But why limit yourself to smaller publishers? If the guidelines say "no unagented" you're SOL, but if they say "no unsolicited" all that means is "Send us a query letter first."

Meanwhile, find an agent. There are honest legitimate agents out there, and most of them will look at new writers' works: they all know that every big-name best seller was once an unpublished first timer. Every one of them knows that Ralph Vicinaza's winecellar is bigger than most people's houses, and they know why.

And ... start work on your next book.

txgerman1
03-29-2004, 04:08 AM
Good Advice, I think I'll take it.......

I've got enough faith in my most recent book to not give up and go POD this time around........

By the way, this is a pretty informative site. I wish I would have stumbled across it several years ago......but better late than never.:nerd

veingloree
03-29-2004, 03:29 PM
Many large publishers do accept unsolicited manuscripts (e.g. Tor), most of the rest are open to query letters -- on the basis of which *bingo* they solicite your manuscript.

EPStanwyck
09-08-2004, 08:05 AM
This "agency" is nothing but a scam outfit. Stay away from them. Anybody who charges reading fees and wants to "edit" your work is not an agent. I am unhappy to say that I fell for their scam. Their "editing" was so lousy that I couldn't believe it, the grammar checker on my word processor could have done a better job. To serve as an example, they changed direct quotes in several places!

After they obtain your money, all you get is a small stack of rejection letters and a litany of excuses of why they can't move your work. If you ask them questions noting obvious areas where they could have done better, you receive insulting and condescending letters informing you that you don't know the business. I guess they are right, I didn't major in criminal law.

vstrauss
10-18-2004, 05:28 AM
An outfit called The Aaland Agency, run by a Jo Ann Krueger, recently jumped onto Writer Beware's radar screens. Their pitch for a $4,500 editing service sounded suspiciously familiar. Once I got copies of Aaland's literature, parts of which are identical to Abacus's (format and printing are also very similar, not to mention the unbelievably verbose prose style), I was sure: either Abacus has changed its name, or is trying to get extra custom through a duplicate operation.

- Victoria

DaveKuzminski
10-18-2004, 05:34 AM
Why not? Then you can jump on the bandwagon and criticize the other business so that folks will mistakenly believe you're legitimate. Your prices must be fair since you're on their side against that other bad business. :ha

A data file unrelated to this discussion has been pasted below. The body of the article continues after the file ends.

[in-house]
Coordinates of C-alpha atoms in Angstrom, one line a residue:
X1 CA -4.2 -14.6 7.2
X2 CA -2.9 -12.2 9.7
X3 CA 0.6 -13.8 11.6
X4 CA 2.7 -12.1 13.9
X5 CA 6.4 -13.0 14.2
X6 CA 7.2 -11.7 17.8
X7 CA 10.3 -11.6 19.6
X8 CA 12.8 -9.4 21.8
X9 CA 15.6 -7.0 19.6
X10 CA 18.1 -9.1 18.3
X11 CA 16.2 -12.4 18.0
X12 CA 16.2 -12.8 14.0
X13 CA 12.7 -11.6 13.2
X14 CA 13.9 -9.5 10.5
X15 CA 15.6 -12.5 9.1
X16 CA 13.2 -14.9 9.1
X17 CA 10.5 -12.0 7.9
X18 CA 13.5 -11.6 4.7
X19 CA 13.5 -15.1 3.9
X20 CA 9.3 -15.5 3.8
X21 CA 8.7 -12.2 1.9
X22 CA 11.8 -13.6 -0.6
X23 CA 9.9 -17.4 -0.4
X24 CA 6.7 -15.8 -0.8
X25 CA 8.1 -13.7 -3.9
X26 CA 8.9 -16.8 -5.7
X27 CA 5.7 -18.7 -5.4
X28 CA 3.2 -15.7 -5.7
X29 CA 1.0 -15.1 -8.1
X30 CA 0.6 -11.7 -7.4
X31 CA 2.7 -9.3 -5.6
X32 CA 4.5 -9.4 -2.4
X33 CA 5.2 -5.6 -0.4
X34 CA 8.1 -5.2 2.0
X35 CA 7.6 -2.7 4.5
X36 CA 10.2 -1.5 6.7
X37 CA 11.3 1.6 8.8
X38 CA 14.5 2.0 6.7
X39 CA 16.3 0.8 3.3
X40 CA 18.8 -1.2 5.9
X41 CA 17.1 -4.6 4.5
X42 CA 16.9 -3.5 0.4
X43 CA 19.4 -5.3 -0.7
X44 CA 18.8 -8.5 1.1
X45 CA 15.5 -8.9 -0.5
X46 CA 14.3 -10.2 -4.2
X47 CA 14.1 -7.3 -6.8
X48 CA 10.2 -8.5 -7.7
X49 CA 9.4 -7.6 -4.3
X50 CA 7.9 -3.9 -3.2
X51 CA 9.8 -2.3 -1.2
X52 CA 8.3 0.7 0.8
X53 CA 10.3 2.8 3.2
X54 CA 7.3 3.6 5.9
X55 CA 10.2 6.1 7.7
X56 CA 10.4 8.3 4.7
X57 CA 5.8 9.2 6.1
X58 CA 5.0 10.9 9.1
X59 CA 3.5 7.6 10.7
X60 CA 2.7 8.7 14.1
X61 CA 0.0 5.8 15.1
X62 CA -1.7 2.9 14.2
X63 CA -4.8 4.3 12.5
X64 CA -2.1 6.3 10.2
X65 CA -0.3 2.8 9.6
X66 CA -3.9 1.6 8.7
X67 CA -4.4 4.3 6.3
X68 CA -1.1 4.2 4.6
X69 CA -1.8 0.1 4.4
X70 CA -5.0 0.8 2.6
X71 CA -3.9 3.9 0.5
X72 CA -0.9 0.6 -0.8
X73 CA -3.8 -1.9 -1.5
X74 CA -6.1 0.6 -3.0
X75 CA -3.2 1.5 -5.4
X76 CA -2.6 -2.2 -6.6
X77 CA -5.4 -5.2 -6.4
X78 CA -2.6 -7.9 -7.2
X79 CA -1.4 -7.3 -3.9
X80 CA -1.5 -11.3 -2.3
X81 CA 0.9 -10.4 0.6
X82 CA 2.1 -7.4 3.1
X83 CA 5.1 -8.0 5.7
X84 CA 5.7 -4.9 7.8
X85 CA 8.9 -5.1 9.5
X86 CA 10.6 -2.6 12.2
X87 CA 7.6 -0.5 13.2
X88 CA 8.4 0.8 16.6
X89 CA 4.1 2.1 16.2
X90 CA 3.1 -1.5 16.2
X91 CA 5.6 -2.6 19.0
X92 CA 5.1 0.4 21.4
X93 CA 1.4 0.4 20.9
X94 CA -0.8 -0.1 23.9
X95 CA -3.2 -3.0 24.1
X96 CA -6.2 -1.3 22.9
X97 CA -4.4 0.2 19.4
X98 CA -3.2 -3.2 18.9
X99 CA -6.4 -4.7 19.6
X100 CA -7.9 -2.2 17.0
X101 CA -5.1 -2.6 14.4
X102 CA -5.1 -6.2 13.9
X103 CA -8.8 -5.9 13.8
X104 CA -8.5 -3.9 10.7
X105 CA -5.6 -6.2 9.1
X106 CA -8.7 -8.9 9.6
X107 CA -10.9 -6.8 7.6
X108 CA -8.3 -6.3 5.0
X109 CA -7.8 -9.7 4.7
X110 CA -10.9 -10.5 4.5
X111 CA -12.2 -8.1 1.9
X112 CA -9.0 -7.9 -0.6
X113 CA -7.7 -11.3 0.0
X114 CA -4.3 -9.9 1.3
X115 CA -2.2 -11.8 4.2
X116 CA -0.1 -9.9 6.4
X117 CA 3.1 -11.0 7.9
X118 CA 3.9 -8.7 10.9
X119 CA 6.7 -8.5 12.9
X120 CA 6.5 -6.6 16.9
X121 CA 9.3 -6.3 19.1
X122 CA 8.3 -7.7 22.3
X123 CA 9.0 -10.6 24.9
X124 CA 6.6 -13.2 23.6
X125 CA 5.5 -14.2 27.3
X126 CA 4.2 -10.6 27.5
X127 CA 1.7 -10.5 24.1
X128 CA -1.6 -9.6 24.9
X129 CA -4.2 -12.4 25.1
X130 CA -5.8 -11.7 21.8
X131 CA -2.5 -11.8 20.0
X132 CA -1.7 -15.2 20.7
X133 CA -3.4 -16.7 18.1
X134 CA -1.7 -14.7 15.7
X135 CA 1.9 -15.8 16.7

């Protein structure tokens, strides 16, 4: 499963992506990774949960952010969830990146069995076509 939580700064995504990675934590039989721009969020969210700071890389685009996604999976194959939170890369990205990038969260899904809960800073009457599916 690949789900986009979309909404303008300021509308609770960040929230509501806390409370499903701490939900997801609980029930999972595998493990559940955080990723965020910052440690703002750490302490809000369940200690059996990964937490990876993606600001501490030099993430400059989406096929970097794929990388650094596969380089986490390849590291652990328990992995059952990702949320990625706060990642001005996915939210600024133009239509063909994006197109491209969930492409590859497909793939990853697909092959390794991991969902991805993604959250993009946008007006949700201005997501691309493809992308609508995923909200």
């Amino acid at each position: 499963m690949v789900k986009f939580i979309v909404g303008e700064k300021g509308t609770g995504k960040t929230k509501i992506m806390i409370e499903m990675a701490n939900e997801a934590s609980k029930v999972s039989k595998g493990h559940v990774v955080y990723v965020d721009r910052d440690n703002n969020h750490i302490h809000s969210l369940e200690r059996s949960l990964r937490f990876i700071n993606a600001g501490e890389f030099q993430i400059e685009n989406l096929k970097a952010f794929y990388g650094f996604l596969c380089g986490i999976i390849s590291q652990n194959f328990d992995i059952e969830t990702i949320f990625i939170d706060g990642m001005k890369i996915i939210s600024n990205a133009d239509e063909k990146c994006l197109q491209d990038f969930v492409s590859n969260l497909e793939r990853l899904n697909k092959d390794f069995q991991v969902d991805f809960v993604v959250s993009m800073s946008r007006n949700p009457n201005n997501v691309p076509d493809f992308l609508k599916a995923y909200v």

Xavier Kobel
07-11-2005, 02:11 AM
I too inquired to Abacus about representation. Was told to send my MS, then fed the rewrite line to bring it to commercial standards. The rewrite of a passage was even offered as well. I bit, placed the first $1000 on my wife's credit card. She had a bad feeling, and being as I was unemployed at the time made me ask to be left out of the deal.

GT Dawson, agreed and mailed back a check minus the $50 Pay Pal fee.

Another source has since confirmed the agency seems to do little more than build up aspiring authors, and dupe them out of huge editing fees.

OneTeam OneDream
08-08-2005, 08:42 AM
I see that P and E says the AAland agency is not rec'd. That's the only real info I can find on them. Does anyone know anything about them, such as, why they wouldn't be in Dave's good graces?

Julie Worth
08-08-2005, 07:18 PM
According to vstrauss, it's aka Abacus.

HapiSofi
08-08-2005, 09:30 PM
I see that P and E says the AAland agency is not rec'd. That's the only real info I can find on them. Does anyone know anything about them, such as, why they wouldn't be in Dave's good graces?If Aaland is Abacus, they're thoroughgoing bad guys. Don't go near them.

Being in Dave's good graces and being recommended or not recommended by P&E are two different things. Dave's a good guy, though he does suffer from a mystic compulsion to get in there and kick the tarbaby during online arguments. However, you should never doubt that P&E has well-established standards by which they judge agencies and publishing houses. In the case of Aaland (nee Abacus), their non-recommended status is because they charge huge fees for bad editing, and don't make their money selling manuscripts to publishers.

OneTeam OneDream
08-09-2005, 04:13 AM
[]If Aaland is Abacus, they're thoroughgoing bad guys. Don't go near them.
I did a forum search for AAland, and didn't find that thread I was pointed to earlier.....weird.